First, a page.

'A.I.'? Ay-Yi-Yi!

This is an emergency message to moviegoers who've been reading rave reviews of Steven Spielberg's new film, "A.I.," and who, as a result, may be under the mistaken impression that it's good. "A.I." is, in fact, a cold, muddled, endless spectacle that attempts to be both a Spielberg movie and a Stanley Kubrick movie and ends up being neither. You certainly shouldn't take your children-despite the presence of Haley Joel Osment and his deeply annoying walking-talking teddy bear, the film's much too violent and unsettling for kids-and you should think long and hard about taking yourself.

So why are so many critics so mesmerized? Well, why did Time magazine put "Eyes Wide Shut" on the cover and call it a "masterpiece"? Why did the New York Times pretend that "Phantom Menace" didn't stink? Critics are a strange breed of people who love to be contrary and who are so sick and tired of formulaic Hollywood garbage that they tend to overcompensate by raving about movies that have anything approaching a brain. If you'd just reviewed "The Fast and the Furious," you'd think "A.I." was a work of genius, too. NEWSWEEK's own David Ansen wrote an eloquent early rave of Spielberg's movie, but at least he had the insight and honesty to acknowledge what a divisive, problematic movie it was. "'A.I.,'" he wrote, "exhilarates, frustrates and provokes: it's the most ambitious Hollywood movie in sight." What, it's better than "Pootie Tang"? Come on, you're pulling my leg!

Because "A.I." was initiated by Stanley Kubrick-and because Spielberg loaded it with homages to the late filmmaker-the movie's full of the sort of clues and references that critics love to unravel and decipher when they should in fact be telling us if the movie is horrible or not. ("Eyes Wide Shut" benefited from precisely the same beside-the-point intellectualizing. Remember all that ooh-ing and aah-ing over the color palette and the lighting? That damn thing was like a Mickey Rourke movie!) "A.I." is a gift to movie critics everywhere because it's so weird and long and willfully obscure-it meanders so far and wide in pursuit of whatever point it thinks it's making about love-that you actually do need a critic to make sense of it all.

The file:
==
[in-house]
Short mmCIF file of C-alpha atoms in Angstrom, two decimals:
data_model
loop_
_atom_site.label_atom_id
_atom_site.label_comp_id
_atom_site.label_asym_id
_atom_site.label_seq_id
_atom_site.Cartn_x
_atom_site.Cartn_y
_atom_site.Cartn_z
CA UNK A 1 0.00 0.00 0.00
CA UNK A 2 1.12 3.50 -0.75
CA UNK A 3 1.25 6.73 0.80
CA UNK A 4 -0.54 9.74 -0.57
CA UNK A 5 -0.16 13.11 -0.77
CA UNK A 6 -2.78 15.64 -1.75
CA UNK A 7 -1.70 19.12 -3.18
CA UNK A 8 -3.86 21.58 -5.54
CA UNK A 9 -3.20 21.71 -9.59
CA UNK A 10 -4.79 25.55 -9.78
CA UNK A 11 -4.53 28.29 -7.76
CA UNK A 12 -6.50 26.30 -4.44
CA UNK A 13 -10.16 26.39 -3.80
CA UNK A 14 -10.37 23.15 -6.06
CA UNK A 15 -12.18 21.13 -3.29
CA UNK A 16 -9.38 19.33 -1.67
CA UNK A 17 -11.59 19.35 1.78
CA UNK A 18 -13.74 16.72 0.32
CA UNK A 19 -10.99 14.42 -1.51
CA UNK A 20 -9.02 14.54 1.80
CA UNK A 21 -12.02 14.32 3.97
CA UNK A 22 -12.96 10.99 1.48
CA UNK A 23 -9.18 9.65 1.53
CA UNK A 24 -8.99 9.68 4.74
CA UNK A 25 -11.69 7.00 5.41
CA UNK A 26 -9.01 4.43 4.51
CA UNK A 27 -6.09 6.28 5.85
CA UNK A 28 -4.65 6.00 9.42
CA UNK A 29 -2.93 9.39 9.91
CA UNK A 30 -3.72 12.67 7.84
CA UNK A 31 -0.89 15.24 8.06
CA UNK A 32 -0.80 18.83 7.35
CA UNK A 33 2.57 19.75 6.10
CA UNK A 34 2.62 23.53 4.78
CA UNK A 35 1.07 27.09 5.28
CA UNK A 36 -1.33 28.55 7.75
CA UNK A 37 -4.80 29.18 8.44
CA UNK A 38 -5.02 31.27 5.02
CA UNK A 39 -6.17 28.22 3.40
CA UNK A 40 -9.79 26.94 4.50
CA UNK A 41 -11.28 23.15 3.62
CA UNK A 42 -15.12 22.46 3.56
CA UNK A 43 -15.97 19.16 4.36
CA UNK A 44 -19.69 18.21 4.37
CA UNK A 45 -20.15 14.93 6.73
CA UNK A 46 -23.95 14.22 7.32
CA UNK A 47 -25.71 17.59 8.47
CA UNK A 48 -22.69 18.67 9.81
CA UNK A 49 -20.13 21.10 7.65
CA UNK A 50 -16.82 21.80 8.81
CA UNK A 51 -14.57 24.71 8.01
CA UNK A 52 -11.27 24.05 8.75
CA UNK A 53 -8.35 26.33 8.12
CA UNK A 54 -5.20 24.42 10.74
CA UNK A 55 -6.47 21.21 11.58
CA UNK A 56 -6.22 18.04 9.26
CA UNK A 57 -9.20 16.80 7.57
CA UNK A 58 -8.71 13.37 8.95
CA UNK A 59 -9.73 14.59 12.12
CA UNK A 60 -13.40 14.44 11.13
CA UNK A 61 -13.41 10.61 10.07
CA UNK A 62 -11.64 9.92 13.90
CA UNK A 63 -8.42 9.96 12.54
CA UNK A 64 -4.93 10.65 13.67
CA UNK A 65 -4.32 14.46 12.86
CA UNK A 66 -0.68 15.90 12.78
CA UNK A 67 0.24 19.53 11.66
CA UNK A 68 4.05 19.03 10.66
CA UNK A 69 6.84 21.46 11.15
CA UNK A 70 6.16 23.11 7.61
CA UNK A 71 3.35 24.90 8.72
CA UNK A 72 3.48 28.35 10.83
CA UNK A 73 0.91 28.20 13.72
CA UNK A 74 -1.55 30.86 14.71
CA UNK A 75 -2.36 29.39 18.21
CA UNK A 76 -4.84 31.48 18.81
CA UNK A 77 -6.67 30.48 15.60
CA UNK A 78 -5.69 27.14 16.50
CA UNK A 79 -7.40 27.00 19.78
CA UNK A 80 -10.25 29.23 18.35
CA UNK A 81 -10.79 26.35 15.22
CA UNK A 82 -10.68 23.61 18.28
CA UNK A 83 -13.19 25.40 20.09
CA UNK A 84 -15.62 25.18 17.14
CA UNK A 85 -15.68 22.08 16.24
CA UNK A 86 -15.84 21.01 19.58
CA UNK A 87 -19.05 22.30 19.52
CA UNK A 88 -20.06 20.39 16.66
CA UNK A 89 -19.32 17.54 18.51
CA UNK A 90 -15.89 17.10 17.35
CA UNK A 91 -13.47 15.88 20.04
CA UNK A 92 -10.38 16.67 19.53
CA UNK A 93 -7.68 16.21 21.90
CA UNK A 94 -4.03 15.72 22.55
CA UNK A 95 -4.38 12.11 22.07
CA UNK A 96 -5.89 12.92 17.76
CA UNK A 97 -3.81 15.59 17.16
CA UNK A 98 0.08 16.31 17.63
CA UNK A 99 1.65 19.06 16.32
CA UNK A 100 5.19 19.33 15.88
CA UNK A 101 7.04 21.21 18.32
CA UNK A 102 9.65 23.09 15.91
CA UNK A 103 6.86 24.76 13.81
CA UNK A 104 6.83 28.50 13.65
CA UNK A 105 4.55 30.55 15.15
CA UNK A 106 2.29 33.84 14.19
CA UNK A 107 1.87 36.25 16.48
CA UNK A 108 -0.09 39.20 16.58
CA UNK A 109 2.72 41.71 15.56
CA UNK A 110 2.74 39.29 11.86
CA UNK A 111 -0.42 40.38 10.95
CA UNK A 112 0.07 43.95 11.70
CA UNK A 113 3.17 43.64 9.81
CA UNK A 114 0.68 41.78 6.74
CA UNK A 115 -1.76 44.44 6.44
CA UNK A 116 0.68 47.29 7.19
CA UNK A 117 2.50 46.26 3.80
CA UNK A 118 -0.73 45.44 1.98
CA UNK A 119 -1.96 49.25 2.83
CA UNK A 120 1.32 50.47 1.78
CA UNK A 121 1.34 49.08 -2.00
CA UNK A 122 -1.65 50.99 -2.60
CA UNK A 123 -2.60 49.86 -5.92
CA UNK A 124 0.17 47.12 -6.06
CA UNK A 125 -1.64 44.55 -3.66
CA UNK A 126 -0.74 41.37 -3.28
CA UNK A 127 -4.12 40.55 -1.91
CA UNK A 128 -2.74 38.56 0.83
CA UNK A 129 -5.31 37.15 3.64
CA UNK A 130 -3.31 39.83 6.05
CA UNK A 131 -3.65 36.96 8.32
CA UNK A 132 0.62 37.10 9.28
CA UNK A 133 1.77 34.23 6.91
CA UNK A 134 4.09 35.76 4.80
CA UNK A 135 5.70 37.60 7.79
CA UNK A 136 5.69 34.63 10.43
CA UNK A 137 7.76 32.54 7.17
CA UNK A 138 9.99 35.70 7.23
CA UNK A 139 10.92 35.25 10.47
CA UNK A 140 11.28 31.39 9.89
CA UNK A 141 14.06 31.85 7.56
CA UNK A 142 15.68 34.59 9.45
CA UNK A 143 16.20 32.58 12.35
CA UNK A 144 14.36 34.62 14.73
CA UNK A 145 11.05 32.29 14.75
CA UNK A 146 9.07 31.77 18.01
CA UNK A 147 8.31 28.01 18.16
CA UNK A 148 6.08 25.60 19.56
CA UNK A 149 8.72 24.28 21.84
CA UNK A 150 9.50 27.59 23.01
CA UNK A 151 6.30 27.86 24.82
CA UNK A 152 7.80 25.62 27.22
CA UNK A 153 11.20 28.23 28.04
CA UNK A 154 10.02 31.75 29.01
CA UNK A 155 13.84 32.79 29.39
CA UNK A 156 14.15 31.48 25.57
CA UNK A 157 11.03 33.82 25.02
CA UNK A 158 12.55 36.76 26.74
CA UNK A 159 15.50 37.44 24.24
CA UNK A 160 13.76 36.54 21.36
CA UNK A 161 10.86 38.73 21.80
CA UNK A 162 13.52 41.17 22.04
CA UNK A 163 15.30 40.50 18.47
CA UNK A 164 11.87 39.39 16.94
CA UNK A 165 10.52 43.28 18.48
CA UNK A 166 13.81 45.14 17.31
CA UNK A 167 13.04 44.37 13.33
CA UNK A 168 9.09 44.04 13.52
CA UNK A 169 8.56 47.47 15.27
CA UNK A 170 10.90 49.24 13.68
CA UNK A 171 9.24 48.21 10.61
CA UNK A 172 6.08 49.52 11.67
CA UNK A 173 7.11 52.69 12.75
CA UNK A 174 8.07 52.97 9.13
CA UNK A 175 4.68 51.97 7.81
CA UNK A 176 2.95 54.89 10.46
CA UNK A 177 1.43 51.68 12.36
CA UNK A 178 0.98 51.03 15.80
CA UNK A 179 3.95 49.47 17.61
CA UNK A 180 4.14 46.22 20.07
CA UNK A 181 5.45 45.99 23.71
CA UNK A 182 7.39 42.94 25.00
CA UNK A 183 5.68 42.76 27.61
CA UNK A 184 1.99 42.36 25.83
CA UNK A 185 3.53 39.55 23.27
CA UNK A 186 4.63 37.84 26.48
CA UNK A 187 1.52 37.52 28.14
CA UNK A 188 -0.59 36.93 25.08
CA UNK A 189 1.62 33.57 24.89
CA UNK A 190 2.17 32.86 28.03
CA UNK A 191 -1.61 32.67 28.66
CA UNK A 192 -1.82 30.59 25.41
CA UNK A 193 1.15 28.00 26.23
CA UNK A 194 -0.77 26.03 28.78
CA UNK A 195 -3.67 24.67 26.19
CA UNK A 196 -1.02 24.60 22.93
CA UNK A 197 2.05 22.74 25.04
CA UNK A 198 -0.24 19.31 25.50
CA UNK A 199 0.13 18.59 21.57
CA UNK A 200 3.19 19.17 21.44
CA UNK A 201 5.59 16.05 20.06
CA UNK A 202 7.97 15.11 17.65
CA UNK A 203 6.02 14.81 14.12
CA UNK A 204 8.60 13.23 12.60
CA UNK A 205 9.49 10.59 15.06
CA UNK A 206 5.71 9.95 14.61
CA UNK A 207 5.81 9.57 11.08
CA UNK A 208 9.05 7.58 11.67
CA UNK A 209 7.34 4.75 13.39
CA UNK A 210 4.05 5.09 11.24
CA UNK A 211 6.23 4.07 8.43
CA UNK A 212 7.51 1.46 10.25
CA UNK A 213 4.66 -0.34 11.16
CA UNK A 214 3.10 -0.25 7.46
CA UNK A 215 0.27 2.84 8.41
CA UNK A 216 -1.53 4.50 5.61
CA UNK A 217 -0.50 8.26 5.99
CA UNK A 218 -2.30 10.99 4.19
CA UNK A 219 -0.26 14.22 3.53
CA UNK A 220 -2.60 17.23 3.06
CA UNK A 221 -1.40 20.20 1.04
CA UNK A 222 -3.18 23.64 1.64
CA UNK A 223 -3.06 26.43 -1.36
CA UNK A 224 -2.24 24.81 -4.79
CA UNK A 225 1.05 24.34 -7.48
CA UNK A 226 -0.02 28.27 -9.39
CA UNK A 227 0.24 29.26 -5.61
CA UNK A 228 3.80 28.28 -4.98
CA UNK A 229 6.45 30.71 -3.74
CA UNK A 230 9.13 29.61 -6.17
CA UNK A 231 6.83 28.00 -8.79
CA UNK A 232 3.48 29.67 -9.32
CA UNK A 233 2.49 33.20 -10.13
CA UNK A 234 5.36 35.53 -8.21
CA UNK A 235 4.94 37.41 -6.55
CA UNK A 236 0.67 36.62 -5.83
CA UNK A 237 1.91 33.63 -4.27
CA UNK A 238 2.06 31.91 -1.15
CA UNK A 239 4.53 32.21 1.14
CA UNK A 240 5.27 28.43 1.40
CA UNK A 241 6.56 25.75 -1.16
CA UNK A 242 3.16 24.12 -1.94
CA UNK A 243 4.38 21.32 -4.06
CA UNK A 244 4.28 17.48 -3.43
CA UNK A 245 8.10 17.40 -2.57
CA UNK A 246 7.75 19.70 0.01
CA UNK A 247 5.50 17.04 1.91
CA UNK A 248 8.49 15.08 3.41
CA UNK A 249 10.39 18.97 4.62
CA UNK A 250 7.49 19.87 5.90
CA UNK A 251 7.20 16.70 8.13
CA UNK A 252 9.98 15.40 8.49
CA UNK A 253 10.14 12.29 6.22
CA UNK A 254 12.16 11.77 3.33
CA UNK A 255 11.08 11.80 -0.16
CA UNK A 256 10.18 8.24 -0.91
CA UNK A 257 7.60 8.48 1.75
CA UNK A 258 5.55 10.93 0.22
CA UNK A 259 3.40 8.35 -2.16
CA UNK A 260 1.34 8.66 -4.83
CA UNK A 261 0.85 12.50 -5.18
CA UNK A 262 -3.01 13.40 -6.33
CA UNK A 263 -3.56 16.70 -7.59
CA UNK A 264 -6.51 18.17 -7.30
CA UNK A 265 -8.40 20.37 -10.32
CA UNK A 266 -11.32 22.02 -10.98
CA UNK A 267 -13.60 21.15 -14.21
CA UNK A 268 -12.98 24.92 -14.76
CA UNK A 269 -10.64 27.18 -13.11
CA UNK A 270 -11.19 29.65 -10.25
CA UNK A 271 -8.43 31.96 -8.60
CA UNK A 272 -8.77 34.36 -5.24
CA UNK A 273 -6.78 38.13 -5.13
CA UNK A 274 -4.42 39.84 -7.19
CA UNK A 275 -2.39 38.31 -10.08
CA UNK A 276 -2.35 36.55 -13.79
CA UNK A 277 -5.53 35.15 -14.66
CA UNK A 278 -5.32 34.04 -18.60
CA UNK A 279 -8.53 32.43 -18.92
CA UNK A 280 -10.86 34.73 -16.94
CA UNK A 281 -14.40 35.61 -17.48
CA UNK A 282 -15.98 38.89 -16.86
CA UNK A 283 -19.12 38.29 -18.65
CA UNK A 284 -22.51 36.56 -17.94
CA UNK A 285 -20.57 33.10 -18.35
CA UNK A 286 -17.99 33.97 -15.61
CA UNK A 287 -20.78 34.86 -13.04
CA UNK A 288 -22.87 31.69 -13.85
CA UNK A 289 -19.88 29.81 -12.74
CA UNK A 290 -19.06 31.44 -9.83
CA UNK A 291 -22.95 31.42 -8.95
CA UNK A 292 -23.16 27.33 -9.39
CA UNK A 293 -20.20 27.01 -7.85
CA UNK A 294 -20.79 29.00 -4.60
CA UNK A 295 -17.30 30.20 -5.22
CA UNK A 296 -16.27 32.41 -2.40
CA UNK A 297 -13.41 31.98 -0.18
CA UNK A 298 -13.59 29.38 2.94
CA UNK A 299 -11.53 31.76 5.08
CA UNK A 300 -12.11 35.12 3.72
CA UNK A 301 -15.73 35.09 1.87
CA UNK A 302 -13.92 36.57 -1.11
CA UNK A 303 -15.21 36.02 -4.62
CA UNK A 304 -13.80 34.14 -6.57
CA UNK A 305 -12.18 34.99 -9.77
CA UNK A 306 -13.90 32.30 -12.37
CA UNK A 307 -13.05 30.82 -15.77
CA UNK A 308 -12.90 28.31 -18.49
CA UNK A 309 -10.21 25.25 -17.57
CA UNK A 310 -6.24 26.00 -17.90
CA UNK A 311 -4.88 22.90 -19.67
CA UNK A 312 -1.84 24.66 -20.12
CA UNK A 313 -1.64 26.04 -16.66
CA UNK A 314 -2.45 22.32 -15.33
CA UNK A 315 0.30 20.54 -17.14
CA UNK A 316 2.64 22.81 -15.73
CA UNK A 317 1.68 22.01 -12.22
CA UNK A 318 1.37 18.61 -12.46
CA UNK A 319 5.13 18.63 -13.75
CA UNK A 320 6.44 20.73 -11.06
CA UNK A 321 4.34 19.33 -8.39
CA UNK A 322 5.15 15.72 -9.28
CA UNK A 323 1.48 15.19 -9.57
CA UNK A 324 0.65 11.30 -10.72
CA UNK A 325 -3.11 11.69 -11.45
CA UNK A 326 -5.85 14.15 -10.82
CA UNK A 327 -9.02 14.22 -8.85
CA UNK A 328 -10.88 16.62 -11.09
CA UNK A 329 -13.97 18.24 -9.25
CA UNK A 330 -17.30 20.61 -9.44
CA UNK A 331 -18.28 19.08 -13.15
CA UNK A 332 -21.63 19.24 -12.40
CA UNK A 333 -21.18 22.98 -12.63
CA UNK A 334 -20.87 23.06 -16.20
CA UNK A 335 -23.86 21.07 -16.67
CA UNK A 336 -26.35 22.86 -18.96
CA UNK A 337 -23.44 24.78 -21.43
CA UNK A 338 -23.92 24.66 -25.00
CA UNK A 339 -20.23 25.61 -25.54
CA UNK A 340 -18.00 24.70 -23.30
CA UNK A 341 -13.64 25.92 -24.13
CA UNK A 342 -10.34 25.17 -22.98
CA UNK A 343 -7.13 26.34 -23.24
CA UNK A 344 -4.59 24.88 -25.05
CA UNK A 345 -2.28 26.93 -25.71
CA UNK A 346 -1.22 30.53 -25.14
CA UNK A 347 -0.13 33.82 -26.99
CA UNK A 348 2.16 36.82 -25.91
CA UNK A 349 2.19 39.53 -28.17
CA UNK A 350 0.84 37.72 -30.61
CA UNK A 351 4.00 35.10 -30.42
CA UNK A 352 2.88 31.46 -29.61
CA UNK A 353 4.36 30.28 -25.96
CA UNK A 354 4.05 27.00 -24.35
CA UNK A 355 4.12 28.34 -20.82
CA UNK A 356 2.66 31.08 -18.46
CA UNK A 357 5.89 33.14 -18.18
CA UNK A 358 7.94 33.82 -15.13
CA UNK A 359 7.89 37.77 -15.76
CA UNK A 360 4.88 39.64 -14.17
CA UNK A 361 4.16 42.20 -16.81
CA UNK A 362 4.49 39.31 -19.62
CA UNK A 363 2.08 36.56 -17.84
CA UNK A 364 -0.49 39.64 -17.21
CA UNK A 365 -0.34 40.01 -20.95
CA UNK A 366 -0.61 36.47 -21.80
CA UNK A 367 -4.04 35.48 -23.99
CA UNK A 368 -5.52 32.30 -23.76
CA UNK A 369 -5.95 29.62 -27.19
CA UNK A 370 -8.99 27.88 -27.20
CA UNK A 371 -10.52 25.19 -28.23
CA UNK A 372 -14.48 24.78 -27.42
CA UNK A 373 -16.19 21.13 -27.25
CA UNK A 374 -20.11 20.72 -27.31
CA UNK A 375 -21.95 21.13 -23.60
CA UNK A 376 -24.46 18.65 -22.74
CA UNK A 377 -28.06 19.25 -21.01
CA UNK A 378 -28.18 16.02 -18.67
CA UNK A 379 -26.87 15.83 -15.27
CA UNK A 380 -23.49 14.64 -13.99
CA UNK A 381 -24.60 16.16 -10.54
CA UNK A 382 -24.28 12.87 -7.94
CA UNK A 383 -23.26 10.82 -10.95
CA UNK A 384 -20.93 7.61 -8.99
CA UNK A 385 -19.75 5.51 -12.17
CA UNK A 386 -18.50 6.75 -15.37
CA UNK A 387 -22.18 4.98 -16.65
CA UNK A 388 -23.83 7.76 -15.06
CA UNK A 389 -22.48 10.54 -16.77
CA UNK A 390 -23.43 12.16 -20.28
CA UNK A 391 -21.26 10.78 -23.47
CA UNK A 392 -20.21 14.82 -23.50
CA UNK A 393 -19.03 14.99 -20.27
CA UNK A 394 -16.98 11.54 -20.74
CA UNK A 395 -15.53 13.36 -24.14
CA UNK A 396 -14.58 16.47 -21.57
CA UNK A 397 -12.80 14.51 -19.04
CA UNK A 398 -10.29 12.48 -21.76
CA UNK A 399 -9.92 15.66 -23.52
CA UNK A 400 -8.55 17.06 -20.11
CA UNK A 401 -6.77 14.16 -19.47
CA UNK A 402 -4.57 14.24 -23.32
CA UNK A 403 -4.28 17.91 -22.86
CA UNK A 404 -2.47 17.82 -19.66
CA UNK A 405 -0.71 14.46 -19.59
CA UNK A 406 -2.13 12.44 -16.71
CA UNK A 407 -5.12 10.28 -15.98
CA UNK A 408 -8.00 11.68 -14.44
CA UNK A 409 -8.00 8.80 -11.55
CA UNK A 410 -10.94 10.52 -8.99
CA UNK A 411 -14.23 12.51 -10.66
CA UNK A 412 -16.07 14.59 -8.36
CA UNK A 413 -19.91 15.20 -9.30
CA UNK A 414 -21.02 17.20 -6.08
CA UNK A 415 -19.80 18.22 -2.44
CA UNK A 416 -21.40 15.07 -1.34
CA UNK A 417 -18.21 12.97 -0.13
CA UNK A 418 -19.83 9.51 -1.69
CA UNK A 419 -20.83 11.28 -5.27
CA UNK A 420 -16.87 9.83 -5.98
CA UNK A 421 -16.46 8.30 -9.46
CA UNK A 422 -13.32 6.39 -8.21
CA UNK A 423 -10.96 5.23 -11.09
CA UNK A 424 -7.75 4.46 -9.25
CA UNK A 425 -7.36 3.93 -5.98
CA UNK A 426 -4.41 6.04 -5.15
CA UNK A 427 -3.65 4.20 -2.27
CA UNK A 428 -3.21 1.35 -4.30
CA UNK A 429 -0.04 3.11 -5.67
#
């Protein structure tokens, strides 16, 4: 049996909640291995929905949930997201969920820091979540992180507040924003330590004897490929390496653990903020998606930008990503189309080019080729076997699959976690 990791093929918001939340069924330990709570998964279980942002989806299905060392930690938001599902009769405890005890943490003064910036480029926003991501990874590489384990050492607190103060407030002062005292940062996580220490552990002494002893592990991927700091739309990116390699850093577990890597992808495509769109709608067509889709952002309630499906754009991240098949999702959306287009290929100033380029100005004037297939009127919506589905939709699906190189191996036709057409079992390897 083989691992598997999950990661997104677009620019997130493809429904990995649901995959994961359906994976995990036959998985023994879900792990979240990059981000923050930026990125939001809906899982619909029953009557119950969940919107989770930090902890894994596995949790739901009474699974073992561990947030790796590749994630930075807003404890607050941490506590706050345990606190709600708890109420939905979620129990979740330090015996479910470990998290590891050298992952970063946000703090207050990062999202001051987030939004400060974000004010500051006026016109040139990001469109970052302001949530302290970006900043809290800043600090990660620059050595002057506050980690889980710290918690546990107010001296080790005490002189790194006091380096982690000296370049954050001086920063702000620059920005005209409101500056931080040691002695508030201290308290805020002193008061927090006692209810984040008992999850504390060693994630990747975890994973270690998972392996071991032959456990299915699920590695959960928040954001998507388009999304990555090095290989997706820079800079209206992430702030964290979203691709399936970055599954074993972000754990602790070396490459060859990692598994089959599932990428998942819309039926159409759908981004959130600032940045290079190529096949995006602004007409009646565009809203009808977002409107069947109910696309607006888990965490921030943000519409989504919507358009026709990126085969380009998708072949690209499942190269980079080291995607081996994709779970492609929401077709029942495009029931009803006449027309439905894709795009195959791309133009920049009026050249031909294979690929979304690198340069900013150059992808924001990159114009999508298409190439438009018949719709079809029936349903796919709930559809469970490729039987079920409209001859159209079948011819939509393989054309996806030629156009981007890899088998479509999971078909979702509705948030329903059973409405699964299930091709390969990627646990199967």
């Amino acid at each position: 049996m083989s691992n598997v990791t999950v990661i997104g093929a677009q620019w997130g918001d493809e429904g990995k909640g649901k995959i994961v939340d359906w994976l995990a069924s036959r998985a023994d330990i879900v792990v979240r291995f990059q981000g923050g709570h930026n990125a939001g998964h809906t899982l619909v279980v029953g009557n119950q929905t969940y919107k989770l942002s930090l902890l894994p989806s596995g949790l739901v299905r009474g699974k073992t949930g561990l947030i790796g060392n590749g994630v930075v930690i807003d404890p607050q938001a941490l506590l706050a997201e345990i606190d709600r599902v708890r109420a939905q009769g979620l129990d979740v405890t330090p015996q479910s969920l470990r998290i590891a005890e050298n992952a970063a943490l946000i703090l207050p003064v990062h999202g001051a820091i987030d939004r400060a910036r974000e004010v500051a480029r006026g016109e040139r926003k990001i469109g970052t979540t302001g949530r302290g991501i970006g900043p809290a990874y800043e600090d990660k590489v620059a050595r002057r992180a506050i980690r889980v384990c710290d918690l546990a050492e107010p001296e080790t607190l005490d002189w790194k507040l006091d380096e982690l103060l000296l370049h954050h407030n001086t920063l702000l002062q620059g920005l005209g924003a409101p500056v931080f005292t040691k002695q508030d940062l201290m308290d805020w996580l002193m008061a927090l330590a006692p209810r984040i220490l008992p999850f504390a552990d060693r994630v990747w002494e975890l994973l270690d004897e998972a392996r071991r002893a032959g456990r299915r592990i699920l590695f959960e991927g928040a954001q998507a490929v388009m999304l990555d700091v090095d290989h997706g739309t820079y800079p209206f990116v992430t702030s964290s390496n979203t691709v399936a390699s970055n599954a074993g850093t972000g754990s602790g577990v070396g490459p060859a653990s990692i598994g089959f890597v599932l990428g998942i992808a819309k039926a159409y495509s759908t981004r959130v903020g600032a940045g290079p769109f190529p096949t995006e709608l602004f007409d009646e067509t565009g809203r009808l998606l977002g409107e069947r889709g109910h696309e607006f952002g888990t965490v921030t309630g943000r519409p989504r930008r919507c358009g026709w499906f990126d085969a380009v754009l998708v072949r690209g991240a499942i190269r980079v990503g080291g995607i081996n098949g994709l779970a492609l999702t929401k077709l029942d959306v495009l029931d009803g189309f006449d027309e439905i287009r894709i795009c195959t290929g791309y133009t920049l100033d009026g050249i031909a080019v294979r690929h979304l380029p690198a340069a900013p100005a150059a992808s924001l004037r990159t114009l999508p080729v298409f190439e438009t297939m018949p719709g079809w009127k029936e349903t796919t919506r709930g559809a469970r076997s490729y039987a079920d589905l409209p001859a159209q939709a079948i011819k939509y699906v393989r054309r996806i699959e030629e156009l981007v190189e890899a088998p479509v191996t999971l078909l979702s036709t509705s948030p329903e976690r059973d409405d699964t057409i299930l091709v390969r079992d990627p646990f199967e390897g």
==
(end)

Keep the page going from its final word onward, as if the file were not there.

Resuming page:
Spielberg's movie begins as a chilly, clunkily written fairy tale about a family adopting David, a robot boy played by Osment. (The director wrote the screenplay himself. It's his first in ages, and it shows-it's full of long expositional scenes that a screenwriter not named Steven Spielberg would have been forced to cut.) Later, the family decides that the robot boy is a menace. David's kindly new mom abandons him in the woods with his teddy bear, and soon he's on the run from bounty-hunter types in a sinister, futuristic landscape, hoping against hope that he'll somehow become real so he can win back his mother's love. "A.I." is at its best in this section, partly because David teams up with a cybergigolo played with real flair and wit by Jude Law. Still, you never work up much affection for the characters. Osment's a fine actor, but the whole robot-boy thing is pretty creepy, and, anyway, why should we be rooting for little David to reunite with the mother who dumped him? The movie drags even when David's running for his life. You can always sit back and watch the cool production design and the fancy special effects, but surely a Spielberg film should deliver more than pretty lights.

"A.I." really goes off the rails in the final 30 minutes or so. New York Times critic A.O. Scott-in a rhapsodic, elegantly written, if wrongheaded rave-puts the best possible spin on it: "For a second time, the movie swerves away from where it seemed to be going, and Mr. Spielberg, with breathtaking poise and heroic conviction, risks absurdity in the pursuit of sublimity." Yes, Spielberg risks looking absurd. And guess what: he looks absurd. I don't want to ruin the ending of the movie for anybody, so I'll just say that the final section takes place into a completely different time/place/dimension. It's an entirely new movie tacked on at the end, and it's so bizarre as to induce giggles. It's as if Spielberg knew his movie wasn't working and made a desperate lunge in the final moments.

While many critics seem to have been overwhelmed by what they view as the power and audacity of Spielberg's vision-or maybe they just really miss Stanley Kubrick-others have had decidedly mixed feelings. Among them are Kenneth Turan, of the Los Angeles Times, and Joe Morgenstern, of the Wall Street Journal, who began his review thusly: "At the risk of sounding like a callous human rather than a sensitive robot who's been programmed to love, I must say that 'A.I.: Artificial Intelligence' is a grim disappointment for grown-ups and far too violent for kids." Hear, hear. It would have been nice if Spielberg and the ghost of Kubrick could have collaborated on a masterpiece about a robot who wants to be human. But the masterpiece just didn't happen, and it's foolish to pretend that it did.